With the telestroke program, the stroke victim undergoes a CT scan of their head, and neurologist in Kalispell is able to assess the patient live via technology interface. Then, if the patient is transferred to Kalispell, the neurologist is already well-informed on the case, according to Perisho, at Kalispell Regional. The technology and expertise allow people in remote areas of Montana to receive professional care in time of a stroke, Perisho said. “If I lived on the Hi-Line, I'd feel confident in the level of care,” she said.
Perisho became committed to stroke healthcare after working at Craig Hospital in Denver. She witnessed how a professional photographer struggled to regain his speech and mobility after he suffered a stroke. Then, when she met Dr. Lindsay and saw his dedication to stroke patients, Perisho joined the Montana Stroke Working Group. “All Montanans should have access to this level of expertise and stroke care,” Perisho said.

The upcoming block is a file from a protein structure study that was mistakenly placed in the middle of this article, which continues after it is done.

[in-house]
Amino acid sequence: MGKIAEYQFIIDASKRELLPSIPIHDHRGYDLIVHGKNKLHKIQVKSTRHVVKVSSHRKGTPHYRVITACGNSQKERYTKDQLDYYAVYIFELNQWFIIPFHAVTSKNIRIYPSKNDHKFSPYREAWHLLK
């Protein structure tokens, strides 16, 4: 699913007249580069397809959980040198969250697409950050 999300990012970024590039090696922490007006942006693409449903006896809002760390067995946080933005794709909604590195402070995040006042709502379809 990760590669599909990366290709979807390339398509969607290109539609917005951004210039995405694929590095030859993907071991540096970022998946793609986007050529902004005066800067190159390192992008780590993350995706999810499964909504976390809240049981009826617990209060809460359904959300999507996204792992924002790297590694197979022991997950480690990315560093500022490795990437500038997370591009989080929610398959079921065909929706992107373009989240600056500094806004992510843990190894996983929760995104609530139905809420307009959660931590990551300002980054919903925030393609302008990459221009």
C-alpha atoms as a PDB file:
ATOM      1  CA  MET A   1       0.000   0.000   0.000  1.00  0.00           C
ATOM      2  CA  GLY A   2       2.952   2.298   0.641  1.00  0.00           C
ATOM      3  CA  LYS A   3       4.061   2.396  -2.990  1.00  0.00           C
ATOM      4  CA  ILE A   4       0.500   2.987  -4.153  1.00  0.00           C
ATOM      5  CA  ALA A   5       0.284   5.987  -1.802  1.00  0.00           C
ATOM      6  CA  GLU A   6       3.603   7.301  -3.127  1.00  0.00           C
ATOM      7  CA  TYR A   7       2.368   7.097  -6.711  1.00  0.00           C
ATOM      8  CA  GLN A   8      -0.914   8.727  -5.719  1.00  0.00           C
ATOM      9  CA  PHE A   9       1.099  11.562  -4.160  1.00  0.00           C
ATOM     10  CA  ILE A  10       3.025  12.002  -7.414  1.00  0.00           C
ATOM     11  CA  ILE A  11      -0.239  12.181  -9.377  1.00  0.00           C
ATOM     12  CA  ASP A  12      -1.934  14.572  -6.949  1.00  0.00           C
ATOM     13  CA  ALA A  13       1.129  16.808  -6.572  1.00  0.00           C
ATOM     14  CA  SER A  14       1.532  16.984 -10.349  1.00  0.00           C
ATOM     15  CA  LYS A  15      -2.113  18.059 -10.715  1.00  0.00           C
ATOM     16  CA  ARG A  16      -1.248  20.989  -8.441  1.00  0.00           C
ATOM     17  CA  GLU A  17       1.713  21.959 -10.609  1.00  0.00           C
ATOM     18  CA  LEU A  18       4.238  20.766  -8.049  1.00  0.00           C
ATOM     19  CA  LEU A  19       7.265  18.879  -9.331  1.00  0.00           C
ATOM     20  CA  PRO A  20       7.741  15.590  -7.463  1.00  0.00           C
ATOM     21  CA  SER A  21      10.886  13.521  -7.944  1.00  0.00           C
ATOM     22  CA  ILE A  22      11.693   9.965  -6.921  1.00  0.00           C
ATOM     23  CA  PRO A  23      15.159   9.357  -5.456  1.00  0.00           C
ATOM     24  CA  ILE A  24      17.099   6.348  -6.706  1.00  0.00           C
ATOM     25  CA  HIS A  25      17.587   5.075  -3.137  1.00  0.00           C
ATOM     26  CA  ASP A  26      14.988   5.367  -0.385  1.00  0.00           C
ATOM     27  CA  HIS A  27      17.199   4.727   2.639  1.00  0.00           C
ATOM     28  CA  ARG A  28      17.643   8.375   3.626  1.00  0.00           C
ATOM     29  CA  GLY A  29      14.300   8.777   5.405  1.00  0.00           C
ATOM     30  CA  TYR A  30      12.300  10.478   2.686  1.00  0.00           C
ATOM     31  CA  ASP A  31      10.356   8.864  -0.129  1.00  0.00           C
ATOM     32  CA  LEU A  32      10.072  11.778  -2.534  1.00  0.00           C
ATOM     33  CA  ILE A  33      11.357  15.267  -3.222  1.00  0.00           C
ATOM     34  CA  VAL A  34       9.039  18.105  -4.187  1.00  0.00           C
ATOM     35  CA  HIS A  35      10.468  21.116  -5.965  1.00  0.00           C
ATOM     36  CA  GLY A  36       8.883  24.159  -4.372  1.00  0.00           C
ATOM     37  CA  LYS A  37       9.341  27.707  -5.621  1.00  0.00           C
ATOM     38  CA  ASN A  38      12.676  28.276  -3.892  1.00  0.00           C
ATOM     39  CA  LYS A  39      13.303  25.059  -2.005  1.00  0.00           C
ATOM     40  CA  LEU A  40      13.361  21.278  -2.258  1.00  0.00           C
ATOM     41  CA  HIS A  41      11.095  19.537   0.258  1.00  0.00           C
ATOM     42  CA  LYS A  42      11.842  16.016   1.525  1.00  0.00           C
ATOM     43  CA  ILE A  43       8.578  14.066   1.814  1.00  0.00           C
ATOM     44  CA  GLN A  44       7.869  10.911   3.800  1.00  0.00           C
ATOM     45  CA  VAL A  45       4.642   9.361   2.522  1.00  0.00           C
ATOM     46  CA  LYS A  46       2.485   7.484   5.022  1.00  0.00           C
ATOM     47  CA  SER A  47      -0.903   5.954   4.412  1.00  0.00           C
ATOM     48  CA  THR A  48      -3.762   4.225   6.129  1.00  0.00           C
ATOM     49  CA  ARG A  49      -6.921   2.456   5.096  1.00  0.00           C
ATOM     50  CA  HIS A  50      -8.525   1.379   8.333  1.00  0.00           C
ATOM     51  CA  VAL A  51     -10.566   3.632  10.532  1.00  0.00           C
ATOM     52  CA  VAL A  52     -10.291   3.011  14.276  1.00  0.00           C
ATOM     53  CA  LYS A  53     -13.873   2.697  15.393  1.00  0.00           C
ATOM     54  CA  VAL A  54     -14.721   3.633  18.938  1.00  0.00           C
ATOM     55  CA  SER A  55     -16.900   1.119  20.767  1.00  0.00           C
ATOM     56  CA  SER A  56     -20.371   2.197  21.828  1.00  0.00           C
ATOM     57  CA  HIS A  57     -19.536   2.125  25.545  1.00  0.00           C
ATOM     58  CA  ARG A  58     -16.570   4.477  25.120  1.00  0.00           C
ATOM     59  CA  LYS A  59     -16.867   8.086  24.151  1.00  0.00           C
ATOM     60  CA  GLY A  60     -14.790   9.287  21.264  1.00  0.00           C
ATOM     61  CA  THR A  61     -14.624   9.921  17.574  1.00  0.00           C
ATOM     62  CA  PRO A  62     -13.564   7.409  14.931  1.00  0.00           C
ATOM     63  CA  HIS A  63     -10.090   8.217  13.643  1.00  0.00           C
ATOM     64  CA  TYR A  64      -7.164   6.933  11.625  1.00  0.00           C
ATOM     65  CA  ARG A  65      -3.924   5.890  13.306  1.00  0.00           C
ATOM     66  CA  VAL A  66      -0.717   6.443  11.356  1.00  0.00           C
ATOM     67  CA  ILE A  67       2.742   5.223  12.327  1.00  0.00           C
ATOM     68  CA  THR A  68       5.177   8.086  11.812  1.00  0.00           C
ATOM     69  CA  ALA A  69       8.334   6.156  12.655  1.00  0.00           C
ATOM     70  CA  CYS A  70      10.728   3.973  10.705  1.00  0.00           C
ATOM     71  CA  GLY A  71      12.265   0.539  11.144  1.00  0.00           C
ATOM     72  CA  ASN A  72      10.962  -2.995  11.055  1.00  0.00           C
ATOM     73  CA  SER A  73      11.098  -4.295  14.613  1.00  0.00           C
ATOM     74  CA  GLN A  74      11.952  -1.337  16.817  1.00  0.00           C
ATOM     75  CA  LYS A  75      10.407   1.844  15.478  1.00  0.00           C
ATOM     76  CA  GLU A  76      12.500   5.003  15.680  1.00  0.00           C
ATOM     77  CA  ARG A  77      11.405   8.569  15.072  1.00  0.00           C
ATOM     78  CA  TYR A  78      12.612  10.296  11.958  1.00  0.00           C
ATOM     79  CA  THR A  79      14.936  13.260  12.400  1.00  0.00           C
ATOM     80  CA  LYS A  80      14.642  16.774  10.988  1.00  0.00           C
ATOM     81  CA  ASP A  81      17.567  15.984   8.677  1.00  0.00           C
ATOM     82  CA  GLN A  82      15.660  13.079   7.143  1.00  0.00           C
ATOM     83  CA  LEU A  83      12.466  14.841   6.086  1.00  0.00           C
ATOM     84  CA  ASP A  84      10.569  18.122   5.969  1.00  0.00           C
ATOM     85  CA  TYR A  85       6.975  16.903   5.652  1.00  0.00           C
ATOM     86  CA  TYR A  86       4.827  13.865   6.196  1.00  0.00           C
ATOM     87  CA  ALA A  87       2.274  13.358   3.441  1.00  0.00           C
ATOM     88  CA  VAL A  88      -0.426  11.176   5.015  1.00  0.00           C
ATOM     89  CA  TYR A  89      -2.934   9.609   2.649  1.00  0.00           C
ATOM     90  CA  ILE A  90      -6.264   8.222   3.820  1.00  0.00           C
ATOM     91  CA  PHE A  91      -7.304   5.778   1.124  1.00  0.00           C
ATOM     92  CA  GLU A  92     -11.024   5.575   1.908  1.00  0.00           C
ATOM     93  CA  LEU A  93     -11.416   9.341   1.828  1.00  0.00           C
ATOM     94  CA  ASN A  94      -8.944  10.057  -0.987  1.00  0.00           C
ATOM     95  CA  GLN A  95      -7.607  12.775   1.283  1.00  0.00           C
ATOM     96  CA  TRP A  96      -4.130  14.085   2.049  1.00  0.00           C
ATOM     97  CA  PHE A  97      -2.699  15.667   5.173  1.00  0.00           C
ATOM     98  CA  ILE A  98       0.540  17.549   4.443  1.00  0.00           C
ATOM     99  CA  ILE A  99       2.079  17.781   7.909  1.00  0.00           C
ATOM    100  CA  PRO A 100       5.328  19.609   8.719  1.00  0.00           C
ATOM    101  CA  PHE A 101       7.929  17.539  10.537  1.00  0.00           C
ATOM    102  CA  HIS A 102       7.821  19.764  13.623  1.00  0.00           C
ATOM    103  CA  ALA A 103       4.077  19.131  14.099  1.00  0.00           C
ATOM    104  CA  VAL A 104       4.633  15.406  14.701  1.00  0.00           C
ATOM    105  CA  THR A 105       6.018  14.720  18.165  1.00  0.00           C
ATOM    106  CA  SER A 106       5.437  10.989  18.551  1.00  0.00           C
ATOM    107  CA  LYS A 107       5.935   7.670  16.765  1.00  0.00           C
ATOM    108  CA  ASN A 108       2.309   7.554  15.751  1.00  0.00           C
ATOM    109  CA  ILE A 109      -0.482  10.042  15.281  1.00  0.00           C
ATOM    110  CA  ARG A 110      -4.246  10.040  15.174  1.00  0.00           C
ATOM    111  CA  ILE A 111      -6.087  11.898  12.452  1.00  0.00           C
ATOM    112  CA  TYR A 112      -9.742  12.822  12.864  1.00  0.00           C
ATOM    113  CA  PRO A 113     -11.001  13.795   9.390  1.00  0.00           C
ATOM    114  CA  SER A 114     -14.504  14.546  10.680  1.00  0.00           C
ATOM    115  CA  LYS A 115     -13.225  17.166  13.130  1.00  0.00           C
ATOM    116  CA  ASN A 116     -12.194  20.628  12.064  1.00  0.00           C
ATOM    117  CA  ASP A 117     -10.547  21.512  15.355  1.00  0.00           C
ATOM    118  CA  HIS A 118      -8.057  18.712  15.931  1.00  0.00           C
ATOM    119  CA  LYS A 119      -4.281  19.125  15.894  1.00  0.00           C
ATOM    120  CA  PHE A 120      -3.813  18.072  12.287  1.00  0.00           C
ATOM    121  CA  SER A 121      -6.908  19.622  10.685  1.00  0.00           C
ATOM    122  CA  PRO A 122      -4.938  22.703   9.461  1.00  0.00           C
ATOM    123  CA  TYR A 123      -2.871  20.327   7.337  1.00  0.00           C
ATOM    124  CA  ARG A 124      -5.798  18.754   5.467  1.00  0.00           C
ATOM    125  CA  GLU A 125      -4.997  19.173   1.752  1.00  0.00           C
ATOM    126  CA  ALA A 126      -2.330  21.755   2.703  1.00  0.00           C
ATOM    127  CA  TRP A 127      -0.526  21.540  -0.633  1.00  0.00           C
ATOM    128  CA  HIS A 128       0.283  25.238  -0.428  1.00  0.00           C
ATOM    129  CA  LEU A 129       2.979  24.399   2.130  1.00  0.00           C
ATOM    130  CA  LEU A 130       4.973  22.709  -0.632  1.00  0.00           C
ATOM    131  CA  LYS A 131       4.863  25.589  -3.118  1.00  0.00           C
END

Community awareness of stroke — and the professional expertise available — are keys to reducing stroke mortality and disability, Perisho said. The Montana Department of Health and Human Services began a stroke-awareness program in 2014, and with Kalispell Regional Medical Center's telestroke program, more communities are learning about stroke. “Stroke awareness is gaining a lot of ground,” she said. “Community awareness is key, and it has to be non-stop.”
With increased community awareness, Perisho said KRMC in the last year tripled the number of emergency room visits with stroke victims.
Carla Williams recognized the sign of a stroke when she was having one. She had a stroke scare while washing dishes. Her left hand remained clenched, and her lip went numb for just a few seconds. Her husband, who works for a volunteer fire department, was able to perform a few verbal tests with her, to see if she was having a stroke. While she passed the test, she still felt uncomfortable. She went to the emergency room in Kalispell, where she was administered TPA.
Jason Gleason now takes his message of stroke awareness around Montana. He gives a presentation of stroke education that is part stand-up comedy, part personal testimony with a slideshow of him and his family before, during and after his wife's stroke. The combination rivets the audiences, although for him to relive the death of his wife “is like ripping open scabs every time I tell it.”
He remembers his wife's final words as he left for work that morning in 2011: “I love you.”
On the Web: montanastroke.org; jasongleason.com